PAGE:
News

Augmented reality plan for hospital construction

10 May 2021

UCL’s Bartlett School and construction technology start-up XYZ Reality have been awarded a UK Research & Innovation grant to develop an augmented reality (AR) solution for the construction of hospitals.

The project will be delivered by XYZ in partnership with UCL’s Bartlett School of Sustainable Construction and Centre for Advanced Spatial Analysis (CASA), with support from UCL Innovation & Enterprise. It will examine how engineering-grade AR can help to bring complex construction projects in on-time and on-budget, using hospitals as case studies.

The government’s Hospital Infrastructure Plan, a five-year programme of investment in health infrastructure, will rely on innovation to be successful, in particular the adoption of new technologies both in design and build are crucial, as current approaches are time-consuming, ineffective, costly and out of date.

Founded in 2017, XYZ Reality’s engineering-grade AR enables users to view hyperscale BIM models on-site in real-time and to millimeter accuracy, making it particularly beneficial for projects with complex mechanical, electrical and plumbing services, such as hospitals or data centres.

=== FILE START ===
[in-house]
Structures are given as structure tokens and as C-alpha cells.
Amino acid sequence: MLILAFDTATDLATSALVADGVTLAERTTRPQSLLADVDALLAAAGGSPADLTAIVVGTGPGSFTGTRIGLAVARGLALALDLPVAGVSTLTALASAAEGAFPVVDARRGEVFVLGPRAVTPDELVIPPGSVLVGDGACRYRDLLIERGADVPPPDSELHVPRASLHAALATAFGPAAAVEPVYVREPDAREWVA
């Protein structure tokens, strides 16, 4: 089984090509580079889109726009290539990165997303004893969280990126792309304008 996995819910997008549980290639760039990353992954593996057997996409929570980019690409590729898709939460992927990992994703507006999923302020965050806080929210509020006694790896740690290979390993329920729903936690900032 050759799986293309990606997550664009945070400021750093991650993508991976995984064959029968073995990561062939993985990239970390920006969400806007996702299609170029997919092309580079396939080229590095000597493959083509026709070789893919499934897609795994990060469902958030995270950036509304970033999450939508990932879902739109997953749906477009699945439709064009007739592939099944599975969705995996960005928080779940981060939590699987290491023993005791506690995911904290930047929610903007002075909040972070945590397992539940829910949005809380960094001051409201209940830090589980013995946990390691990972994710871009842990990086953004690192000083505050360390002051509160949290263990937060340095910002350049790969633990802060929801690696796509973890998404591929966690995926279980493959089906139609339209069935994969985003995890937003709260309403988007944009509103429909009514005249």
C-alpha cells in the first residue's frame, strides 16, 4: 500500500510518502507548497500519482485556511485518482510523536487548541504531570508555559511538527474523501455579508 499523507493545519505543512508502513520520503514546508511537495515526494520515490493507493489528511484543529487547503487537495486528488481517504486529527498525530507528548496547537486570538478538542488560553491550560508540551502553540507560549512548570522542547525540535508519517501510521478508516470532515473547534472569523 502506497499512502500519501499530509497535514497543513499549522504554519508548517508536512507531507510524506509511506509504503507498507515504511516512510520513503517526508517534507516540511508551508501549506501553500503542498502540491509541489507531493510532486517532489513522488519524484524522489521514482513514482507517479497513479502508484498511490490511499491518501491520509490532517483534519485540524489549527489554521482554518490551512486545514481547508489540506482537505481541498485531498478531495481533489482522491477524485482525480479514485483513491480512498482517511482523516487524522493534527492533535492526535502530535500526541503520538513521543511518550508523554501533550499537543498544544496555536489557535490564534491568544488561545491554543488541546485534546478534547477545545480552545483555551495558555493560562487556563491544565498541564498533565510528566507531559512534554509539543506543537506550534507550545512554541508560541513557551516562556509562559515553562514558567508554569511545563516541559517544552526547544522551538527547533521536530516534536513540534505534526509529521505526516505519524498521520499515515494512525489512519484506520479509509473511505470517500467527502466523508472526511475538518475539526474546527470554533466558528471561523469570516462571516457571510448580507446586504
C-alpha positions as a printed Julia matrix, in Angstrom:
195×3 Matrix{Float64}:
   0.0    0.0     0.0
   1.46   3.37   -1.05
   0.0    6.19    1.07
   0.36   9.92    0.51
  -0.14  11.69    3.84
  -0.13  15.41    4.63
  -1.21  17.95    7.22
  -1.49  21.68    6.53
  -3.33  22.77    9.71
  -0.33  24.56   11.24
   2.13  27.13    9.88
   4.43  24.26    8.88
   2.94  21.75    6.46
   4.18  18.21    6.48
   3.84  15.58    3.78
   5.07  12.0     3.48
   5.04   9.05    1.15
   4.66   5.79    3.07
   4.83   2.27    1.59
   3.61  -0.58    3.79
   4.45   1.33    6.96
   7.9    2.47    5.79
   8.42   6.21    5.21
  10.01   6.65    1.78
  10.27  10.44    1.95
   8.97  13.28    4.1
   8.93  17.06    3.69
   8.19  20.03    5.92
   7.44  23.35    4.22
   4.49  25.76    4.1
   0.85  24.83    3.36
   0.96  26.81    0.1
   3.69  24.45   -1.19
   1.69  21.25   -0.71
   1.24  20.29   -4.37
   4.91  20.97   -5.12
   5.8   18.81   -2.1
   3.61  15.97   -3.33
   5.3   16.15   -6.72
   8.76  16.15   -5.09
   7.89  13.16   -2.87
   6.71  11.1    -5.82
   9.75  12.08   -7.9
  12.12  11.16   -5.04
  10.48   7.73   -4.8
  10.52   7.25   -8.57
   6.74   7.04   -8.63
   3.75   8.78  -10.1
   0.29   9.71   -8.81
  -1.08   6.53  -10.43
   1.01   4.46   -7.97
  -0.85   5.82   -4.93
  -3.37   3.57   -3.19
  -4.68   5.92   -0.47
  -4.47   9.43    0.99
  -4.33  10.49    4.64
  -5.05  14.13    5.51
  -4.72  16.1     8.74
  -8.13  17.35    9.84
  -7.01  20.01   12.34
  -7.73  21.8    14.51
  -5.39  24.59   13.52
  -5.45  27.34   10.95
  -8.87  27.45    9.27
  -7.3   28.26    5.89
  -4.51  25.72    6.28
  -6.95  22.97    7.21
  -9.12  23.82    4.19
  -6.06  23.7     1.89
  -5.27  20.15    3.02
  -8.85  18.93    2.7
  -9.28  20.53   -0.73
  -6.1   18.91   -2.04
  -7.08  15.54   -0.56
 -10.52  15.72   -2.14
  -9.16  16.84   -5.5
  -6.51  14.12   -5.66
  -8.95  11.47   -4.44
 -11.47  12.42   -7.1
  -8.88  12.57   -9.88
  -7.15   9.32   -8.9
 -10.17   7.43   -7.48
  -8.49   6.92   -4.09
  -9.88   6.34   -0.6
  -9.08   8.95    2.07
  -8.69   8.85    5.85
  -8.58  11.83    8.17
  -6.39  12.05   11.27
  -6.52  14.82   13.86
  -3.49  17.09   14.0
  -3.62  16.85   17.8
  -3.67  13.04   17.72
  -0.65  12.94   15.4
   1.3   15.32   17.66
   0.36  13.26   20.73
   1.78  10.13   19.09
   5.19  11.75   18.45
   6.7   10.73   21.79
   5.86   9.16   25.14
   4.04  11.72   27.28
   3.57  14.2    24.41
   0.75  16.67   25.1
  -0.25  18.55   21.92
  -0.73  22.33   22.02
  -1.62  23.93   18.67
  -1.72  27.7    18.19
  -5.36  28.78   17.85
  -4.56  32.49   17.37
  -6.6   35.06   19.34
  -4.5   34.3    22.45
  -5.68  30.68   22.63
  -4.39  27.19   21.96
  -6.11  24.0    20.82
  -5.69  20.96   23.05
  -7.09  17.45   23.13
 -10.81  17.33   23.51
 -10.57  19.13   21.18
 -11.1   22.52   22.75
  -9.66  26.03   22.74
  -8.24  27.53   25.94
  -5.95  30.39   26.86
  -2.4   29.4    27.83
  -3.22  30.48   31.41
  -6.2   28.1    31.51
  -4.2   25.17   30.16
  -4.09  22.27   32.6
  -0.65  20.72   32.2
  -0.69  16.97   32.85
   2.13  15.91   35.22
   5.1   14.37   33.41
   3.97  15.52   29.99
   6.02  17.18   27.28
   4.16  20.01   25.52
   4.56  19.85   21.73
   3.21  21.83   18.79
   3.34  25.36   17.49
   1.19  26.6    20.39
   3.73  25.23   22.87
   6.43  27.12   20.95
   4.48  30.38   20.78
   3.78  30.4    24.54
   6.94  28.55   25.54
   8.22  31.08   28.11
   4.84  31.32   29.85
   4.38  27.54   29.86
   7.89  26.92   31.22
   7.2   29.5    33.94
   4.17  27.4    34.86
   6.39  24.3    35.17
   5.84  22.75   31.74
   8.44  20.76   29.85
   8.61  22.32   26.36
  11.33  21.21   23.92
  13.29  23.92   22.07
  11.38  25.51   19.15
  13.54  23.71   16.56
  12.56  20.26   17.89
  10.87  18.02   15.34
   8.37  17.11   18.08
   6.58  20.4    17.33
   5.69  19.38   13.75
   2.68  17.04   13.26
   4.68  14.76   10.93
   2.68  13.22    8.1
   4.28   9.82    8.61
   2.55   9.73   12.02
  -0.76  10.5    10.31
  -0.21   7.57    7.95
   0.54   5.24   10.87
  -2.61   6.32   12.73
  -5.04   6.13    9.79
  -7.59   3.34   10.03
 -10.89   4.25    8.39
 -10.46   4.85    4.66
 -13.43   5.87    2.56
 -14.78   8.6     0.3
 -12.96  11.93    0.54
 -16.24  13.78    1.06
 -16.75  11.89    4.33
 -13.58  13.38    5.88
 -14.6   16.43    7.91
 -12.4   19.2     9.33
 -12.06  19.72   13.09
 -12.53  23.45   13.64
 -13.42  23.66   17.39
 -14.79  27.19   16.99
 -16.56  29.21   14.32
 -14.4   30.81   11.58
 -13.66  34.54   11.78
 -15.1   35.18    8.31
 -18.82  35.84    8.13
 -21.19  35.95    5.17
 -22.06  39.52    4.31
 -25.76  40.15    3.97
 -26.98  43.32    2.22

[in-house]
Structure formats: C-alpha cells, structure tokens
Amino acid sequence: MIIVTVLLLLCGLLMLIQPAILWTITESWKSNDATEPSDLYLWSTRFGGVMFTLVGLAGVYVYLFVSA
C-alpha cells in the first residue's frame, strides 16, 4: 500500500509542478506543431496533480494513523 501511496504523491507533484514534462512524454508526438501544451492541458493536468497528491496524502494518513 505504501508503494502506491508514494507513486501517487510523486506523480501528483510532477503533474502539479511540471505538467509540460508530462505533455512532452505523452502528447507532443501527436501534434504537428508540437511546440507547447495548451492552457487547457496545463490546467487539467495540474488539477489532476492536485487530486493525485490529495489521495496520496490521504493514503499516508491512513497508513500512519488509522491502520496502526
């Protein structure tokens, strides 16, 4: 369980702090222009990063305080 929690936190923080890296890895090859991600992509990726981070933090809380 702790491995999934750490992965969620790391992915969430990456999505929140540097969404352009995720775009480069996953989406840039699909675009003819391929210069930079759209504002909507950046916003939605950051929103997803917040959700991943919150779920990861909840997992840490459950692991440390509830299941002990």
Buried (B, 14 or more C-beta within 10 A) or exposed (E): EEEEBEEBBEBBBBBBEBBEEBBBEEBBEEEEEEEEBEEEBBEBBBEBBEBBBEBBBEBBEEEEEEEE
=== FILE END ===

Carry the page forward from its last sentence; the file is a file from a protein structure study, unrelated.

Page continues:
Dr Grant Mills, faculty lead for health and associate professor, said: “Hospitals are complex construction environments because of the sheer range of MEP services involved. This often leads to clashes and errors in the build phase, and the need for expensive and time-consuming re-work.”

Prof Duncan Wilson, professor of connected environments at UCL Bartlett CASA, added: “This KTP grant offers us an important opportunity to understand how AR can help different users interact digitally with the environment in novel ways, and by doing so improve productivity, and deliver time and cost savings.”

XYZ Reality’s founder and CEO David Mitchell said: “We’re thrilled to have been selected for the KTP grant and delighted at partnering with UCL on this project. Our engineering-grade AR technology is already being deployed on construction projects with the same levels of complexity as hospital builds, and I’m pleased to say that it is generating significant time and cost savings.

“I’m passionate about supporting the NHS, so I’m glad that this research will enable us to fully understand the benefits that our technology can offer these specific projects, and help those constructing UK hospitals to build it right, first time.”